Most dominant chords are part of the altered family. An altered chord is a chord that has chord tones changed. The unaltered dominant chord is 1 3 5 b7 9 11 13. However if you play a dominant chord most of the time any alterations will fit well. If you make the 9th flat or sharp, make the 11th sharp or the 13th flat you now have an altered chord. This means that every single note is available to use to solo over the dominant chord. The hard part, you can play any note and make it sound good, but if you play any notes you want it will sound bad. You need to play those altered notes with a purpose. The best way to do this is to play with a scale.

You have many scales available to use to solo over dominant chords besides the Mixolydian scale. You have the Whole Tone scale, Diminished scale, Phrygian Dominant (5th mode of harmonic minor), Lydian dominant (3rd mode of melodic minor), and many more. These scales mentioned already take up practically all the notes possible. A common scale that is used a lot in jazz is the bebop scale. The Bebop scale is very similar to Mixolydian and allows for more chromaticism in your playing. The Bebop scale would be a great place to start after you are comfortable with the Mixolydian scale.

Dominant chords are a joy to play over and there are so many option that you can use to solo with.  Most dominant chords belong to the altered family which makes virtually every note acceptable. The Mixolydian scale is the go to scale for dominant chords, but there are many other options you can use. Some are similar and others are way different from the Mixolydian. Experiment with different scales and find what works for you.

Guitar Scales – Melodic minor modes and their shapes

The modes of Melodic minor are very similar to the modes of the major scale. The only difference between the modes of the major and the modes of the melodic minor scale is the 3rd. Both scales contain exactly the same notes, except the melodic minor has a lowered third. Each of these scales are their own identity, but for this lesson I am going to teach them how they relate to one key across the neck.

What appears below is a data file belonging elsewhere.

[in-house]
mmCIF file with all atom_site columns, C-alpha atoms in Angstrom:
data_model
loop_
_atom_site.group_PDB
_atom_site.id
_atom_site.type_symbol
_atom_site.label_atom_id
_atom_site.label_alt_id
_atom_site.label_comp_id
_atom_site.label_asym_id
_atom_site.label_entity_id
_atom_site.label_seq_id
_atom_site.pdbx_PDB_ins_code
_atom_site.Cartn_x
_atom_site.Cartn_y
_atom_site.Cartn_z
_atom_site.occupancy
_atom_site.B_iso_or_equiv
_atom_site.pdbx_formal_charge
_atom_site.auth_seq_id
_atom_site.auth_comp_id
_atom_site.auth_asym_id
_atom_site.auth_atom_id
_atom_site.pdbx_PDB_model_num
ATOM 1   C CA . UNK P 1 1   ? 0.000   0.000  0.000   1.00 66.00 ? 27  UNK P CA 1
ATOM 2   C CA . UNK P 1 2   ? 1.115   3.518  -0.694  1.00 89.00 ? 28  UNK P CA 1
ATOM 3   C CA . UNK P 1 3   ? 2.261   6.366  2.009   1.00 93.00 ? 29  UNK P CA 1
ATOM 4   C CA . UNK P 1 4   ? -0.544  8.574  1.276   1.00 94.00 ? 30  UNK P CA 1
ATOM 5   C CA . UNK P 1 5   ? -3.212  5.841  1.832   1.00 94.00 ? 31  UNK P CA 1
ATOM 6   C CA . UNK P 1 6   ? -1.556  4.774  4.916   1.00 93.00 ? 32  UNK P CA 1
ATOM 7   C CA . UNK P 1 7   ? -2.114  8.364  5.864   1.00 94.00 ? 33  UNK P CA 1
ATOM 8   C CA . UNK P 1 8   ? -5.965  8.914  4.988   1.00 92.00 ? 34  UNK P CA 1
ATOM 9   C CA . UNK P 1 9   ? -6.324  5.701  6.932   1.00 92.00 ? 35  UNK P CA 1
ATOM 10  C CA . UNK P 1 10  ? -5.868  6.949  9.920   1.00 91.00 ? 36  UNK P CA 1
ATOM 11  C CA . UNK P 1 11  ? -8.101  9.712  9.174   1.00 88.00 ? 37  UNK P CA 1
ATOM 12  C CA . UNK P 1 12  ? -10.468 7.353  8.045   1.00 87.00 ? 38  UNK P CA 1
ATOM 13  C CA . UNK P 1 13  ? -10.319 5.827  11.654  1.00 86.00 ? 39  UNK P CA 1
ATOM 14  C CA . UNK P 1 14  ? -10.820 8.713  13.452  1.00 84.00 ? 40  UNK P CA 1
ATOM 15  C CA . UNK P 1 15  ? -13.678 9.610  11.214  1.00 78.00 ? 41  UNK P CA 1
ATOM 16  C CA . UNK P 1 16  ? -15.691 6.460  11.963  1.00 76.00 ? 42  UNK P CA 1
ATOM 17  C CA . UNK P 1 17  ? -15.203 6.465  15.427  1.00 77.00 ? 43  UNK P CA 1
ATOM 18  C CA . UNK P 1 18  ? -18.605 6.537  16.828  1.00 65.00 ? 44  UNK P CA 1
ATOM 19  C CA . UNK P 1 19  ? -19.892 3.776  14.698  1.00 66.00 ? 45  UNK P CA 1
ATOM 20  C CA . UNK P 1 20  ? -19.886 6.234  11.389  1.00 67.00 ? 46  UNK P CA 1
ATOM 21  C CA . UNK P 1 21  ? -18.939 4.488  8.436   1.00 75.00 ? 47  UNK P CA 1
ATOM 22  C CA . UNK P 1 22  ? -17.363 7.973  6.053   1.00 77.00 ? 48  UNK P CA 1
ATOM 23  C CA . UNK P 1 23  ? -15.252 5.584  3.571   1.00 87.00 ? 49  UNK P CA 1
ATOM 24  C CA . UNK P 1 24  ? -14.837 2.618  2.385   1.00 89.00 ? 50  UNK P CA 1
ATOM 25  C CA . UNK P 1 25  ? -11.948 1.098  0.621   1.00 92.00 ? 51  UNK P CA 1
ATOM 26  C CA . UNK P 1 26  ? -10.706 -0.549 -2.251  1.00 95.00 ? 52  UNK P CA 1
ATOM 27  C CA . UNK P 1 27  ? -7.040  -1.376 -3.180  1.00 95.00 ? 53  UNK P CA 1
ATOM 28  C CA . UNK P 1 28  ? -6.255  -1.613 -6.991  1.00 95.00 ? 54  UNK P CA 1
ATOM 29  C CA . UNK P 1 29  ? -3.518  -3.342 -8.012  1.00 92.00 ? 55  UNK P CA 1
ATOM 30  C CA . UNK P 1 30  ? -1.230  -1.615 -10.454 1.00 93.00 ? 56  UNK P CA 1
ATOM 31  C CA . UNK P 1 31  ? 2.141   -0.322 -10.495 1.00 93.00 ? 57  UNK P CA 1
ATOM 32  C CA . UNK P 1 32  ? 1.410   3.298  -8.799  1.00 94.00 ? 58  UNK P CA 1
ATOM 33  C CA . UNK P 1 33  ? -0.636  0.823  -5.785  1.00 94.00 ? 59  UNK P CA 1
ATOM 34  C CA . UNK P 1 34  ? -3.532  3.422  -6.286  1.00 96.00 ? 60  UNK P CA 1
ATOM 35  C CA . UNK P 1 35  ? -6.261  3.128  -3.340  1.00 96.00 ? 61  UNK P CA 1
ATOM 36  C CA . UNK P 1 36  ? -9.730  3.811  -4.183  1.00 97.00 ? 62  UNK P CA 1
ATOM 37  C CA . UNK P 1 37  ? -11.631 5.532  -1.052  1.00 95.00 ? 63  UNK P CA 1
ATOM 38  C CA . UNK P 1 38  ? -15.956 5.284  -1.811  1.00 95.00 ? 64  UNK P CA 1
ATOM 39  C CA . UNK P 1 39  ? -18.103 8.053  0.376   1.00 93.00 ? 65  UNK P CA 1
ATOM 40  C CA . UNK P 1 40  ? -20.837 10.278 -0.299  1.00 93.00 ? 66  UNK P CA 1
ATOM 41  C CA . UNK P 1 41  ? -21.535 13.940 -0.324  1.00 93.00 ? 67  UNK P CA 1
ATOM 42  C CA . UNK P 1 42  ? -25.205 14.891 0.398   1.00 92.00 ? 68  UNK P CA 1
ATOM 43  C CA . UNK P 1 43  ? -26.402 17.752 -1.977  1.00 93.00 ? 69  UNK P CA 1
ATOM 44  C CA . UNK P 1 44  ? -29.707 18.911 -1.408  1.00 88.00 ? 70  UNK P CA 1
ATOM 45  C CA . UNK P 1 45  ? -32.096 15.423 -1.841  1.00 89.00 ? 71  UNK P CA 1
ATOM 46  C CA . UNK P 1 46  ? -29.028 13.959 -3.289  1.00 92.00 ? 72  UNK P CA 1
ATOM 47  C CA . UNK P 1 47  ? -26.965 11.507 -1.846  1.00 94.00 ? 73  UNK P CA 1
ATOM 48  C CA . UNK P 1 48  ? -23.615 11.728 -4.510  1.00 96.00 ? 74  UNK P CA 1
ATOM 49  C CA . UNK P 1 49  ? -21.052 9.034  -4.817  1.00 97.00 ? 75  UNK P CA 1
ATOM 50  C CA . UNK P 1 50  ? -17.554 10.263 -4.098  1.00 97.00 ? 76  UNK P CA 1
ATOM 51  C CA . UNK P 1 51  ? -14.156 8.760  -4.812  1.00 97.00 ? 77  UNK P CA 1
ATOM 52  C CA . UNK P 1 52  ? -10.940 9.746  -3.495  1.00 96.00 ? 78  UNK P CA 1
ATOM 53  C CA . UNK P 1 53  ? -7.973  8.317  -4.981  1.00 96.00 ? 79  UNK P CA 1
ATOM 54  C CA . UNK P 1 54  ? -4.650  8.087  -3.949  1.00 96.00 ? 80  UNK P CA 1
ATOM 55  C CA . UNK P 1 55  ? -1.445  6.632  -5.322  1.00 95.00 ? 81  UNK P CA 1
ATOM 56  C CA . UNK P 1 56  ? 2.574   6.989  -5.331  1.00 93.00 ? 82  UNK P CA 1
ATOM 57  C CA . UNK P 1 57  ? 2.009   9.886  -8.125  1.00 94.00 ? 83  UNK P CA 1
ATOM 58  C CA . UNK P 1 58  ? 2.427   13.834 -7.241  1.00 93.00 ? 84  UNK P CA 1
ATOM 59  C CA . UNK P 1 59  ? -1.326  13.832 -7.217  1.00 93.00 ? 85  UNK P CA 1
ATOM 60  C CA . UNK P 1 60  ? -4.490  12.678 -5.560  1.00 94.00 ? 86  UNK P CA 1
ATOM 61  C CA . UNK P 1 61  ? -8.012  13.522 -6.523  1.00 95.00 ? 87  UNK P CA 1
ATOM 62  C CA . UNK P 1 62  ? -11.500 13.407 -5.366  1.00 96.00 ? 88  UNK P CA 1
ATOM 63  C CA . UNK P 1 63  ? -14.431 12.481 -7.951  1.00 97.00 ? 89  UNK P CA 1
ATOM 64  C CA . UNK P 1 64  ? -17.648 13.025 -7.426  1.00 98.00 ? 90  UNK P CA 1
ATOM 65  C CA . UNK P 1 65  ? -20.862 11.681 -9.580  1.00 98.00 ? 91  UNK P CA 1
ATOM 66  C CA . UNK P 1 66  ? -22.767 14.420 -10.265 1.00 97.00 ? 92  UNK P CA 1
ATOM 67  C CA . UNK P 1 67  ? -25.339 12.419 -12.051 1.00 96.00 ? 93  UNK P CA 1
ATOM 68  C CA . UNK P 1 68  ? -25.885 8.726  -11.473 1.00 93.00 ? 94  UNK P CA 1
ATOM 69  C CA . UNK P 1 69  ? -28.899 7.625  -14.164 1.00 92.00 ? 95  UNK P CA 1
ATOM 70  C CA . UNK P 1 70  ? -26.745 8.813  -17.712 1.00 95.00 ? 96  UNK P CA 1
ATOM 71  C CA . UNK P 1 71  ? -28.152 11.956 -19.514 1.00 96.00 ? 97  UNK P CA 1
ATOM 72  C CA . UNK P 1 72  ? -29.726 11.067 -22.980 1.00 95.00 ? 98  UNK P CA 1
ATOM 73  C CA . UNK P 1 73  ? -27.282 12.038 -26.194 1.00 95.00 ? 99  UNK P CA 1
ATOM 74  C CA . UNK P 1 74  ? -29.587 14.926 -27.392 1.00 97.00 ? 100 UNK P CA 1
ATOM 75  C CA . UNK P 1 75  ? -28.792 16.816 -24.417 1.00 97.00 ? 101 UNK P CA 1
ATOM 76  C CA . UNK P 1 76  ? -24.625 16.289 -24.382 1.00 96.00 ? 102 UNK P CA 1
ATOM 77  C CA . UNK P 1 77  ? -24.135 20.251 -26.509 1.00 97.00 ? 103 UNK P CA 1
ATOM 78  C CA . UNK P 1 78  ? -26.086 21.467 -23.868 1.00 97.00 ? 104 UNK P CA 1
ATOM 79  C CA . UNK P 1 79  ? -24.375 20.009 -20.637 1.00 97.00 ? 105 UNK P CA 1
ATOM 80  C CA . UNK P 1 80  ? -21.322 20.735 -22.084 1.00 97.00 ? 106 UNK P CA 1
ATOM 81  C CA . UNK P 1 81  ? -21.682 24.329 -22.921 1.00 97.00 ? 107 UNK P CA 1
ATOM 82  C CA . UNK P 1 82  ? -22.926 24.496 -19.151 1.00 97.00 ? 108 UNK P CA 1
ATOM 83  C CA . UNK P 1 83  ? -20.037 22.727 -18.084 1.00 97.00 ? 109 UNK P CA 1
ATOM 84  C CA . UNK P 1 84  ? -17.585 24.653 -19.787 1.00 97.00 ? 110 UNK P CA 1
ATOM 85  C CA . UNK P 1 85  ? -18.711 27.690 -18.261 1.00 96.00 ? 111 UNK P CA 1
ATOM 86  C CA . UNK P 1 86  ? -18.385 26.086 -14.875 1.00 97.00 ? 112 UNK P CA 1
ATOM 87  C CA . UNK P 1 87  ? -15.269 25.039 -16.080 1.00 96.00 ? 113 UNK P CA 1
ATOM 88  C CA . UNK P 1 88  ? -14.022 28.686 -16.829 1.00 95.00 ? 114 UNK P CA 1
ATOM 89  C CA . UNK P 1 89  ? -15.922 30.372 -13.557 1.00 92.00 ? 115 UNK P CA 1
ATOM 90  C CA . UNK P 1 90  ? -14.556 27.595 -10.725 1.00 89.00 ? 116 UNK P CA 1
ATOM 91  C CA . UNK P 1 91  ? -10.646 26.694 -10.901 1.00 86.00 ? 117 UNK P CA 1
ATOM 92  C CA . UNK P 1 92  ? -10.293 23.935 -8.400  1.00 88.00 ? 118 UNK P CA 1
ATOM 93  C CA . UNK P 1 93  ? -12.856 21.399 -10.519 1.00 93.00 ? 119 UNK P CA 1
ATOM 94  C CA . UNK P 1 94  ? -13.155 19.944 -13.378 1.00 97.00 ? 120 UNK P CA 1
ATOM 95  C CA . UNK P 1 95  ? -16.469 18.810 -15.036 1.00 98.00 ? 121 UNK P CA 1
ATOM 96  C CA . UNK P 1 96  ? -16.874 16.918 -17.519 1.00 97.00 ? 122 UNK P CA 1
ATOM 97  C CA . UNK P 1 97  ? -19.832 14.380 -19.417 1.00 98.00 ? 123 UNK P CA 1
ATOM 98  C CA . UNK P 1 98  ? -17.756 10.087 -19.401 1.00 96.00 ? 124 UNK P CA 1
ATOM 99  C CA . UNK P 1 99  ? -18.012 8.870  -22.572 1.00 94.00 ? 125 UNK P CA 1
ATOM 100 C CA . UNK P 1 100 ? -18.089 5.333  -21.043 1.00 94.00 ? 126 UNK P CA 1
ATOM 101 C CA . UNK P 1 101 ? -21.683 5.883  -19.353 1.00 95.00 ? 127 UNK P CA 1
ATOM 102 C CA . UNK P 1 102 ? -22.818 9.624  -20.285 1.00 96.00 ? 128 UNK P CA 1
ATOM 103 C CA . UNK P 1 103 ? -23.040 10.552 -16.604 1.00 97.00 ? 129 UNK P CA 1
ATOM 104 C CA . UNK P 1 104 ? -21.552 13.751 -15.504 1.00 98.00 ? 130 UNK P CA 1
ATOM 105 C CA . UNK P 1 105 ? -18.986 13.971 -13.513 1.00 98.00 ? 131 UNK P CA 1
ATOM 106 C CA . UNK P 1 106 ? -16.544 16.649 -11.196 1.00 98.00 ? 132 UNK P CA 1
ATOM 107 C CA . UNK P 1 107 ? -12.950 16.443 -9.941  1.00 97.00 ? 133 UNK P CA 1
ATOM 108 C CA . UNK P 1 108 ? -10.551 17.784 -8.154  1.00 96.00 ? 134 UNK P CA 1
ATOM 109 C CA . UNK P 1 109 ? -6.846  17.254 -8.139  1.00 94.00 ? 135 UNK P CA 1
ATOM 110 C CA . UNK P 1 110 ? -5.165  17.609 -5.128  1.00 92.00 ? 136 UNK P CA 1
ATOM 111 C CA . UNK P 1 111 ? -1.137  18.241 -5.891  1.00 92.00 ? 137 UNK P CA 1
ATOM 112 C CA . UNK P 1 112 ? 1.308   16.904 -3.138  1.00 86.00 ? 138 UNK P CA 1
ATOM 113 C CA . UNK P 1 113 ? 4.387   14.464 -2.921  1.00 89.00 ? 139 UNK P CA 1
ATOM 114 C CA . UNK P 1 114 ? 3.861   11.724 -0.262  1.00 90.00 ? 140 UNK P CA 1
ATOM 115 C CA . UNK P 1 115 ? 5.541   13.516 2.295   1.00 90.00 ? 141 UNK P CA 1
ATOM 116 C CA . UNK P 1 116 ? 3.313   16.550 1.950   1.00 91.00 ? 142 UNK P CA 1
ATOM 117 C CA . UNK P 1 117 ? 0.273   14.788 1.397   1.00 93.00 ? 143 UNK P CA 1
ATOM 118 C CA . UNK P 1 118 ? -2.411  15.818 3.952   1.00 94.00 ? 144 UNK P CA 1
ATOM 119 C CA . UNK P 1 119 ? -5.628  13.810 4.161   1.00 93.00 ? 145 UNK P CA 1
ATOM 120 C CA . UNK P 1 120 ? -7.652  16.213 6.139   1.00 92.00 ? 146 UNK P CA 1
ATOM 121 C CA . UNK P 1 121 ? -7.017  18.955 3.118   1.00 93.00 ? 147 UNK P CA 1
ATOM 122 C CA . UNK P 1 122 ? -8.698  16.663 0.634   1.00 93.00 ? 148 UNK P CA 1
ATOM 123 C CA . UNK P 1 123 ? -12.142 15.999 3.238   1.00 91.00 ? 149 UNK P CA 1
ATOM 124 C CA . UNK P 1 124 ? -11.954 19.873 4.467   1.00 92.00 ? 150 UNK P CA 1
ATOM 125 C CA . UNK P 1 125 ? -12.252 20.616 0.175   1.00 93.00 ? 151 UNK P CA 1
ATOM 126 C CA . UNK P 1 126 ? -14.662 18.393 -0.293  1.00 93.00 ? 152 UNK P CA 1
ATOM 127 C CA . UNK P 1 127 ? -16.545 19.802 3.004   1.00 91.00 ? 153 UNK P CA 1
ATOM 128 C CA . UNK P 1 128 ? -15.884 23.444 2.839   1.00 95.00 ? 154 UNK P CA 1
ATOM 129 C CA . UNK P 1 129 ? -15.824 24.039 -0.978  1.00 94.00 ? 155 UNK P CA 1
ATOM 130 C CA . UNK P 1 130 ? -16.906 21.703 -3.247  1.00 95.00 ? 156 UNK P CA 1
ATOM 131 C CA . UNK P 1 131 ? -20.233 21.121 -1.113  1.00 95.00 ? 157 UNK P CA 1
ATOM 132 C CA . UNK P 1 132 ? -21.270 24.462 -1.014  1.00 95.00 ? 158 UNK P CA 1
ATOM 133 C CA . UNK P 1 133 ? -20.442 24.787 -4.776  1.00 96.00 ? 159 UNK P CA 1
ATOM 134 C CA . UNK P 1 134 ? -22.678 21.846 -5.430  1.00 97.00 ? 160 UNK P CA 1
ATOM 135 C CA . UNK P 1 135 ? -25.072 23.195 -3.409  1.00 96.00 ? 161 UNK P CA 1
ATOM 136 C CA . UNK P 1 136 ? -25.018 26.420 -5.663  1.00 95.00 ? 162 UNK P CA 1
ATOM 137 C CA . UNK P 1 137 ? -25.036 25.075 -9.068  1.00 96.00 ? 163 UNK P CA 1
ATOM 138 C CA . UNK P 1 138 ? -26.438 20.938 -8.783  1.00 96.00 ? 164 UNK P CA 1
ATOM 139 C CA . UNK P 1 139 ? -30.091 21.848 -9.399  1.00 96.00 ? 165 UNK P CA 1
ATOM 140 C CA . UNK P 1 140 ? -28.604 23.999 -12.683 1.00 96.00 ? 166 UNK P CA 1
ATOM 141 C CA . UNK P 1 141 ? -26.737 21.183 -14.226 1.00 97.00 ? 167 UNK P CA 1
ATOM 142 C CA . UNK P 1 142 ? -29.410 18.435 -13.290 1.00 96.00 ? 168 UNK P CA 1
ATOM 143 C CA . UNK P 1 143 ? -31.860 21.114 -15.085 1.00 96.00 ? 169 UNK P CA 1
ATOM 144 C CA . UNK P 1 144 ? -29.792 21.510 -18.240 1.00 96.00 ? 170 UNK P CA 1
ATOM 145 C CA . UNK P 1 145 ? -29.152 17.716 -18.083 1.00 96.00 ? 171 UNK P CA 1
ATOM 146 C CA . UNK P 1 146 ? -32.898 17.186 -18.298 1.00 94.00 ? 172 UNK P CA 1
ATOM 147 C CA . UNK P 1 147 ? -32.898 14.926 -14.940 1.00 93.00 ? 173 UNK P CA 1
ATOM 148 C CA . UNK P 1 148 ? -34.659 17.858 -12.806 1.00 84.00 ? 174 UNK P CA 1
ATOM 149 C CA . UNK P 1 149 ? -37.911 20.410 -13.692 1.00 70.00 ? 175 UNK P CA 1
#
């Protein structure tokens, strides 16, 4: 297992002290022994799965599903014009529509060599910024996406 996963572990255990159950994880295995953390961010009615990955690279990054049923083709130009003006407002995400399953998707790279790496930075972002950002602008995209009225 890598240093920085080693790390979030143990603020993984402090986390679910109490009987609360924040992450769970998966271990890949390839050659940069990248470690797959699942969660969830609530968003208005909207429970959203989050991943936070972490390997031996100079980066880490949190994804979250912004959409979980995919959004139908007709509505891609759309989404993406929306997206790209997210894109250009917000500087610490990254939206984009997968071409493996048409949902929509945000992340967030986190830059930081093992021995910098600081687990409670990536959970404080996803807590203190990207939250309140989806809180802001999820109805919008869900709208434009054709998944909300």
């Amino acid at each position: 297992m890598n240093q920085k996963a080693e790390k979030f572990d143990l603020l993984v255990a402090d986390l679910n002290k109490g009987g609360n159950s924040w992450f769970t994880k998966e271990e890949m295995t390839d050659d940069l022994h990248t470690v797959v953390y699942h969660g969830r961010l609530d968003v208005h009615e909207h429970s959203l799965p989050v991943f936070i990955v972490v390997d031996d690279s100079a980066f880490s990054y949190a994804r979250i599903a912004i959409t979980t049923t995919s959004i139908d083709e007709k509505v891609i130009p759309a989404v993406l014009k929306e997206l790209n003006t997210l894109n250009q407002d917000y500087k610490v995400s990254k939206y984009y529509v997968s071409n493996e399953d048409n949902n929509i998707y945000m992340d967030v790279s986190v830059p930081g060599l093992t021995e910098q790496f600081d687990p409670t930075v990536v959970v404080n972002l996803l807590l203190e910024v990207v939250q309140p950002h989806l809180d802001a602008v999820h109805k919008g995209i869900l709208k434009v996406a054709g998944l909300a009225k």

This scale is not used much in musical genres other than jazz and classical. There are differences between the melodic minor scale in jazz and the melodic minor scale in classical. For this lesson I am going to show you the jazz melodic minor scale. The difference is in classical music the melodic minor scale ascends with the melodic minor scale and descends with the natural minor scale. In jazz the melodic minor scale is the ascending part. They exclude the descending switch. The guitar Scales you will learn in this lesson are the jazz melodic minor. Let’s dive in and learn these.

guitar scales

This is the Melodic Minor Mode

guitar scales

This is the Dorian b2 Mode.

guitar scales

This is the Lydian Augmented Mode.

guitar scales

This is the Lydian Dominant Mode.

guitar scales

This is the Mixolydian b6 Mode.

guitar scales

This is the Semilocrian Mode.

guitar scales

This is the Superlocrian Mode.